I know what you are thinking: Apple is big and has plenty of cash; we are small and there is never enough cash; we can't do transformational thinking and planning. You are wrong!
If one business leader is more presidential than several of the candidates currently running for president in 2016, it is Warren Buffett. The financial guru, philanthropist and billionaire is more than just the most successful investor of the 20th century. He embodies the traits and leadership skills that make a great president.
No baseball player bats 1.000. No salesman closes every sale. No forecaster gets it right every time. The best coaches know that if they inspire and enable others to do their absolute best together, they will win far more than they lose over time.
Cultivating positive identities isn't just about inflating people's sense of self-worth, rather it's helping them identify the personal characteristics that help them operate at their best, in ways that are also valued by others.
As a veteran and entrepreneur, I've learned a thing or two about mentorship over the years. In fact, I would not be where I am today if it wasn't for a group of incredible mentors guiding me along the way.
"Mindset over skill set." I recently heard this phrase in a talk on smart hiring strategies, and it struck me that mindset is really what we're talking about when we talk about meta-skills.
I came to Northwestern University excited to become that cliché "global citizen"; to learn about the world, to meet people from places I had never been to, and to find new passions.
Managing change while confronting the onslaught of converging social, economic, and environmental issues that challenge humanity requires all generations to work together.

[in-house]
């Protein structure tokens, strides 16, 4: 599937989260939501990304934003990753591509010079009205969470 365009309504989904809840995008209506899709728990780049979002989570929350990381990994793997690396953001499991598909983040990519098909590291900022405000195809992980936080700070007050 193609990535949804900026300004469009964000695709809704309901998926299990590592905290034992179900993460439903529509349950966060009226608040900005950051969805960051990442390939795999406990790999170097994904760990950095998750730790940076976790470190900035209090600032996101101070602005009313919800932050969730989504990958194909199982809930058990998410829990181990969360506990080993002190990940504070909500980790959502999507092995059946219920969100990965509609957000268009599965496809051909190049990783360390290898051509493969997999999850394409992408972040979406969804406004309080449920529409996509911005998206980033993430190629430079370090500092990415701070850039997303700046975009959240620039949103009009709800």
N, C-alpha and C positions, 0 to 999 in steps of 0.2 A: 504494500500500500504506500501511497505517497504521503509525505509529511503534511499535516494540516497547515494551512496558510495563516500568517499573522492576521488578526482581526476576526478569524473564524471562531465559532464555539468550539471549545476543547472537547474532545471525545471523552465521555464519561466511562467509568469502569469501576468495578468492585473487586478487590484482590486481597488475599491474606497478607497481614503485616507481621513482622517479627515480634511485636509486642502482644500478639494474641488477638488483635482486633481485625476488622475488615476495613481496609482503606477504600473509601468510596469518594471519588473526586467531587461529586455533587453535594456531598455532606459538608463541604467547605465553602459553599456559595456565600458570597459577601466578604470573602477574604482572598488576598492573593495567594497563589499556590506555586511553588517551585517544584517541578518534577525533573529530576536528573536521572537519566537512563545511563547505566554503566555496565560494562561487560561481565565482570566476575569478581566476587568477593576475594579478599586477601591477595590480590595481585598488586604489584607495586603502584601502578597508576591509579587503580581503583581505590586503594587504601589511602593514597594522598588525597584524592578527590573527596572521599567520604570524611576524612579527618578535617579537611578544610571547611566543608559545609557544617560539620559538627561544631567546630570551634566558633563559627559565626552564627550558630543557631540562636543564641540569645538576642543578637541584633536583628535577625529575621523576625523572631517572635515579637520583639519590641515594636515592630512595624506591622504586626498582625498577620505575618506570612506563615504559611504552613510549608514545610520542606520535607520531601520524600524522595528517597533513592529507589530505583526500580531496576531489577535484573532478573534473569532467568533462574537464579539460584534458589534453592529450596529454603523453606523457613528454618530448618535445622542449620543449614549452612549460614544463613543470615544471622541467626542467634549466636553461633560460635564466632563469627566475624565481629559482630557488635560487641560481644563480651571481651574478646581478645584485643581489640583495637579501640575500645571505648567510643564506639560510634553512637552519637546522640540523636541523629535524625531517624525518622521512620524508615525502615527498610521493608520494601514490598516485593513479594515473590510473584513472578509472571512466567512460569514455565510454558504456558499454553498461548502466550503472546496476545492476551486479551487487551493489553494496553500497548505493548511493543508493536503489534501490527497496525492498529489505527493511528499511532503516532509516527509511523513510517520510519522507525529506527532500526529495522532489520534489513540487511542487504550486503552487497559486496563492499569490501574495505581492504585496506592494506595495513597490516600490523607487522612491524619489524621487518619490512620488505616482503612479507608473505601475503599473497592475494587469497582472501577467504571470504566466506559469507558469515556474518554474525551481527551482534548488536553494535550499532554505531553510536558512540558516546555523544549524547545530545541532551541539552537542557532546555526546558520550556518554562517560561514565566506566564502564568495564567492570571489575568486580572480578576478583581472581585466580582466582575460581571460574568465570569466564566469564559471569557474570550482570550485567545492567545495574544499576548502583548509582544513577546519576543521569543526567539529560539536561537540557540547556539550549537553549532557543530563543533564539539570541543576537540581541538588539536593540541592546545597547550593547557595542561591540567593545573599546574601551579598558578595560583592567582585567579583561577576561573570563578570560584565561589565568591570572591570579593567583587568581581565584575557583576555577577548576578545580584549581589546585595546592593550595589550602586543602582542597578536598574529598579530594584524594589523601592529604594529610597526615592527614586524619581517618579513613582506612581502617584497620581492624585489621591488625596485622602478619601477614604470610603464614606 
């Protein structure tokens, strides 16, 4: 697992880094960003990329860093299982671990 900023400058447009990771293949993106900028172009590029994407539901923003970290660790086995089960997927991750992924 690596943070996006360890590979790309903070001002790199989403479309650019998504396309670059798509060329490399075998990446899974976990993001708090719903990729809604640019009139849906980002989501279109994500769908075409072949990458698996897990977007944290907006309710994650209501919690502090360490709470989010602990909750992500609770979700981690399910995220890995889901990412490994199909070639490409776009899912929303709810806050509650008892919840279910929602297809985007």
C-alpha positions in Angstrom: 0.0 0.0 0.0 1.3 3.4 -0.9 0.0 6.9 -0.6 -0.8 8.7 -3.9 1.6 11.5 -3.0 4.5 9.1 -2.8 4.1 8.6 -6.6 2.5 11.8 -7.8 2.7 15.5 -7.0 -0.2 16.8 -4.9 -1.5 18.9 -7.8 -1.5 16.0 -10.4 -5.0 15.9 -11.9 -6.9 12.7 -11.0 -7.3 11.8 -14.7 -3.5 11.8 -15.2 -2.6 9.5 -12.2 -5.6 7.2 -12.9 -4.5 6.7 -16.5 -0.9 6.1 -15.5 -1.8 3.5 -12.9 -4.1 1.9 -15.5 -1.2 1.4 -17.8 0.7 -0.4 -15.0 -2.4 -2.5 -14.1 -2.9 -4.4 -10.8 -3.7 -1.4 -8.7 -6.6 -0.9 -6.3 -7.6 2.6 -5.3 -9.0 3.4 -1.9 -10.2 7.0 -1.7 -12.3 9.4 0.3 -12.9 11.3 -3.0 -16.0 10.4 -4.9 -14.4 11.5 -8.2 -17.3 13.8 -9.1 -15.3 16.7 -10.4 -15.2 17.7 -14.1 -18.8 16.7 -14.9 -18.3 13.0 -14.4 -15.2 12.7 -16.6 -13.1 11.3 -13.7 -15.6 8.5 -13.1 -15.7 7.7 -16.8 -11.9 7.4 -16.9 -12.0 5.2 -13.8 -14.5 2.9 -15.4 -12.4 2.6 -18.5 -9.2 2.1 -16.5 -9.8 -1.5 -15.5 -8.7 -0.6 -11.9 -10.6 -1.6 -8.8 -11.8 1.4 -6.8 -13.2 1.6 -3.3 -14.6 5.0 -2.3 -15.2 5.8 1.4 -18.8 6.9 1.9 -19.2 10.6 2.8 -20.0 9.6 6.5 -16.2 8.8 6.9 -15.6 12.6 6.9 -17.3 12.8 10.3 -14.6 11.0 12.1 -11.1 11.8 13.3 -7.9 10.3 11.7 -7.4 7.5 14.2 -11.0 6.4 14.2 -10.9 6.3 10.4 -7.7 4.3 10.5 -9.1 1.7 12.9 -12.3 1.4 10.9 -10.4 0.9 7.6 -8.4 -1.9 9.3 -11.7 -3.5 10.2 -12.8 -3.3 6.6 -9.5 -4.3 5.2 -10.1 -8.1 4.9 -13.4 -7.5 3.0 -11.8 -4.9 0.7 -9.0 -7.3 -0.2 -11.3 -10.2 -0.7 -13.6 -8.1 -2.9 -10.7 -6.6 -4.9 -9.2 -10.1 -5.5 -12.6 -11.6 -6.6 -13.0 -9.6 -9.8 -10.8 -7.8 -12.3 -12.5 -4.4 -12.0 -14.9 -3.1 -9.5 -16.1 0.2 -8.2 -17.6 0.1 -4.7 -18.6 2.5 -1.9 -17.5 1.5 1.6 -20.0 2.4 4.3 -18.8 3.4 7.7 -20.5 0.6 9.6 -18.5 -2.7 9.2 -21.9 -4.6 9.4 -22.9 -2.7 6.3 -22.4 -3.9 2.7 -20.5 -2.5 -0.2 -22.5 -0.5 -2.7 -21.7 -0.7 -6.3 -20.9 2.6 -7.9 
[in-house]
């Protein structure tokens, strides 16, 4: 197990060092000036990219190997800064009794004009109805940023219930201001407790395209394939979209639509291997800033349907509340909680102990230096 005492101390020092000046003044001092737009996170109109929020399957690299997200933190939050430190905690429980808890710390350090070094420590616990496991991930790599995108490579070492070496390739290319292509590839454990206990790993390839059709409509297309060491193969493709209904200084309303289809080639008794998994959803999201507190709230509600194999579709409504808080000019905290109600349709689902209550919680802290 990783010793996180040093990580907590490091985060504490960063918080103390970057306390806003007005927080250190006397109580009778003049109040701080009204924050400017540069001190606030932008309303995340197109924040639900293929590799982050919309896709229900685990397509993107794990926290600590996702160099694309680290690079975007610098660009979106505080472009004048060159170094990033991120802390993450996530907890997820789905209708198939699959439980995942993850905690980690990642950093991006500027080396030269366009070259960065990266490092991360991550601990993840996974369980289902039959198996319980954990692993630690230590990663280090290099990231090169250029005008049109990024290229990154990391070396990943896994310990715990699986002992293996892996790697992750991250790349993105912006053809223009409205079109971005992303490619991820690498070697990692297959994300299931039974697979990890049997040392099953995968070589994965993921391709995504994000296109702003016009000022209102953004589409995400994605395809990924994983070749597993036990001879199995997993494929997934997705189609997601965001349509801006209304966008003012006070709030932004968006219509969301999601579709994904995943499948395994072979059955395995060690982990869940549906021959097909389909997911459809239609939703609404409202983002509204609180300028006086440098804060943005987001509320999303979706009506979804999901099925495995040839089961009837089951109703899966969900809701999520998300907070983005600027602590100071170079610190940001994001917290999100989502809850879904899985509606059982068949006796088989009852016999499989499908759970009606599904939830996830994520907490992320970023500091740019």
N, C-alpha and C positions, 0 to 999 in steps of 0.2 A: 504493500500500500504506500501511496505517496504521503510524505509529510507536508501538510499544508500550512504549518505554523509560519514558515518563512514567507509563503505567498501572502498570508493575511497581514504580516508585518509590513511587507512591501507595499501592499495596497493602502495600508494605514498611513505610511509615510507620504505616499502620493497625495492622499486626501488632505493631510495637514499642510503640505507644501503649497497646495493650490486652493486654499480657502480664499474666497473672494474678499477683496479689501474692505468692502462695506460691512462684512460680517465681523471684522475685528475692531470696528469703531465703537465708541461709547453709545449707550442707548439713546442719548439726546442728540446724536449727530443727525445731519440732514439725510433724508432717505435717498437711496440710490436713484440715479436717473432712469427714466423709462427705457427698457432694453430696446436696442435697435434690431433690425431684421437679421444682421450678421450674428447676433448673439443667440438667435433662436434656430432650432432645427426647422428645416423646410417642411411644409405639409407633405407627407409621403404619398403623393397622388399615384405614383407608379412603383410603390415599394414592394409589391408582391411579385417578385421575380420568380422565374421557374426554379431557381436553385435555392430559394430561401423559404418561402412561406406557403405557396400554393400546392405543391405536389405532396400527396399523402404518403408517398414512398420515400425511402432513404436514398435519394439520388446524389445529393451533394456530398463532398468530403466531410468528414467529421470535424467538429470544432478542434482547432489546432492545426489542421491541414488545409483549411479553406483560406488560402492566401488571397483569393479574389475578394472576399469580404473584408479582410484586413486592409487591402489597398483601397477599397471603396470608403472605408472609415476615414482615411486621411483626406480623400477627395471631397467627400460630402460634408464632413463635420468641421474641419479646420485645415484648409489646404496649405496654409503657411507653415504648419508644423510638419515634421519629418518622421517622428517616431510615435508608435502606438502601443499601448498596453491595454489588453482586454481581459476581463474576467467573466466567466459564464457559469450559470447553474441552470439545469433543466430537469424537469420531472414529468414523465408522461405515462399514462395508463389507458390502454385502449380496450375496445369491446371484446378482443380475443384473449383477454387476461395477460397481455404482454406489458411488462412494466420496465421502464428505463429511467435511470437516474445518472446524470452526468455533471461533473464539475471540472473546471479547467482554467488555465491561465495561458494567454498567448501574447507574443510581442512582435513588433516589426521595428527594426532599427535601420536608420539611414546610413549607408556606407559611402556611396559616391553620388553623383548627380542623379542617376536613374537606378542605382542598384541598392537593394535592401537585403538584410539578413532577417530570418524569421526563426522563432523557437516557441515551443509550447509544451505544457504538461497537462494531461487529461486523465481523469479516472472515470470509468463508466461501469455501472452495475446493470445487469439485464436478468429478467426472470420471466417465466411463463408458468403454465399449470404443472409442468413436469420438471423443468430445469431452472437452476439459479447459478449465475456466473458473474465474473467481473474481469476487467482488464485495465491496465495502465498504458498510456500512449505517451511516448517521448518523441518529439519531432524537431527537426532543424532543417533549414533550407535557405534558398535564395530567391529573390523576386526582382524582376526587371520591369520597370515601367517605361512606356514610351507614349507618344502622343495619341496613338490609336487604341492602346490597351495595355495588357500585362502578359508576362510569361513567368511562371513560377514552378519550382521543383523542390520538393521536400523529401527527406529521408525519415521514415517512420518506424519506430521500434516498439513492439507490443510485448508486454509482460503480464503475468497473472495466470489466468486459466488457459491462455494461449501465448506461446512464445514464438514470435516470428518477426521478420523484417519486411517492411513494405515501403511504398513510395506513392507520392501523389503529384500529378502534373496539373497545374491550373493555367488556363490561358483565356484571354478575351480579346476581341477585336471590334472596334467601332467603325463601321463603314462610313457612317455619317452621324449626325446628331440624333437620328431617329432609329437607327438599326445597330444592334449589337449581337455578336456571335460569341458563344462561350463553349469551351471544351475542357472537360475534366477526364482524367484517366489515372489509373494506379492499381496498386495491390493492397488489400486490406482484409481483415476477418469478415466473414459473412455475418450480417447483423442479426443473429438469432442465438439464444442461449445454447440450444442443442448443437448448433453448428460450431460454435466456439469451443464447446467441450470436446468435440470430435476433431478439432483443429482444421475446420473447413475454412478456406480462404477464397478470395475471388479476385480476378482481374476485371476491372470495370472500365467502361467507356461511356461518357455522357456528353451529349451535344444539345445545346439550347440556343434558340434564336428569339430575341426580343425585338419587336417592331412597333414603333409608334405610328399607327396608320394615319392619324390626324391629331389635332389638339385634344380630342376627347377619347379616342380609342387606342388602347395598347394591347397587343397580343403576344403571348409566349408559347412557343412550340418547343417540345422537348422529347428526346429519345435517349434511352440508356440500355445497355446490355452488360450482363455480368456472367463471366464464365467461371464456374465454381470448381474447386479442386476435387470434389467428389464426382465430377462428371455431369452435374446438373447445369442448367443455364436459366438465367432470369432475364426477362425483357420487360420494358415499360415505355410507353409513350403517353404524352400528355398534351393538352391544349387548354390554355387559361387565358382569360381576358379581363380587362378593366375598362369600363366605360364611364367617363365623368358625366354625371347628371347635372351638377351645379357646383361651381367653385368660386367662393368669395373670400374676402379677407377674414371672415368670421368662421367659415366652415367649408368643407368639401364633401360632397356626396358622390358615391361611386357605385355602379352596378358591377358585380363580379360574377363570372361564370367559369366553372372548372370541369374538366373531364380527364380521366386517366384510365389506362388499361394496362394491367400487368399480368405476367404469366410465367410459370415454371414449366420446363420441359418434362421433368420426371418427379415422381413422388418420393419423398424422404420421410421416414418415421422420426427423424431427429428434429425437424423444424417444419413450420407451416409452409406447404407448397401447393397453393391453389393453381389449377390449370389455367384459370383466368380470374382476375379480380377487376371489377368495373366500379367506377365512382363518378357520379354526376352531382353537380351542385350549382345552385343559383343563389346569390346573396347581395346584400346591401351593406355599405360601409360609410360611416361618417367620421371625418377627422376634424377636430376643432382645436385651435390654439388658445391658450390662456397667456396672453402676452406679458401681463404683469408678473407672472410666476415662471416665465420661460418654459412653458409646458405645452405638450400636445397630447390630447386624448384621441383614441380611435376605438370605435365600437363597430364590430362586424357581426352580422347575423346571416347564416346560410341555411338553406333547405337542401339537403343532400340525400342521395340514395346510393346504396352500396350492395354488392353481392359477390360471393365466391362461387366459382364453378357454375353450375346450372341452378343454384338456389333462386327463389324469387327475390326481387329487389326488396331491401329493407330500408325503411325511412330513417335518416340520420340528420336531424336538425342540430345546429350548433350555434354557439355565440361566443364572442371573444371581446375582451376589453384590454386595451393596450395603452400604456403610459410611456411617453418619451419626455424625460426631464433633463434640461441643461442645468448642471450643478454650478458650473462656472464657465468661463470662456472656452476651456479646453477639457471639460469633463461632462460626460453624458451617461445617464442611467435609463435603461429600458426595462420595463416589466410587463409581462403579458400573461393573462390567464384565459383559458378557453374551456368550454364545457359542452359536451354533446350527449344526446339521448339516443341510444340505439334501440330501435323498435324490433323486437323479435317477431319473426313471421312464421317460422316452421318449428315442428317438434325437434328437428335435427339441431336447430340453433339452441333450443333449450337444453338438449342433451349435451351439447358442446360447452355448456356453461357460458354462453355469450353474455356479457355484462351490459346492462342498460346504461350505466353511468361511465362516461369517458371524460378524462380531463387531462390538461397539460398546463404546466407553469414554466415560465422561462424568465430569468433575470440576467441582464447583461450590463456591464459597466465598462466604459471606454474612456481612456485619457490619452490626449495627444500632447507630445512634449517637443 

Troop Capitol Hill gives Girl Scouts everywhere a sense of being directly connected to their leaders in Congress, and each troop member serves as a role model for girls across America.
Your carbon footprint - and your organization's - gives the metric for all the ways you add to greenhouse gases. It's not a pretty picture for anyone, let alone a large company.
Are your employees thriving at work? Do they show up each day with a spark of energy, passion and excitement about the learning and growth opportunities unfolding? And as a leader how do you keep this spark burning?
A quick search on amazon reveals that there are nearly 140,000 books on leadership. So where do we begin? Start by asking yourself a very, very tough question, the sort that will stun a room into silence: Why would anyone want to be led by you?
We can take a page from the men's playbook and embrace being more masculine instead of complaining about how it's not fair. If men can "woman" up in the house in growing numbers, then women can certainly "man" up in the workplace at a faster pace. We would love to see women win this race to the finish line that is true "balance."
If you're a leader with an employee who is failing and that employee doesn't know it, you're failing as the leader, not matter how much they like you.
It's hard for an organization to accomplish much when those in leadership positions do not live up to their titles. When I scan the sports landscape for leaders I can follow and support, Laurel Richie, WNBA President, comes to mind immediately.
There are six irresistible words at the start of all major innovations: let me tell you a story. Behind every great change is a well-told tale -- a compelling narrative that pulls you into its world but also teaches you something new about our own world.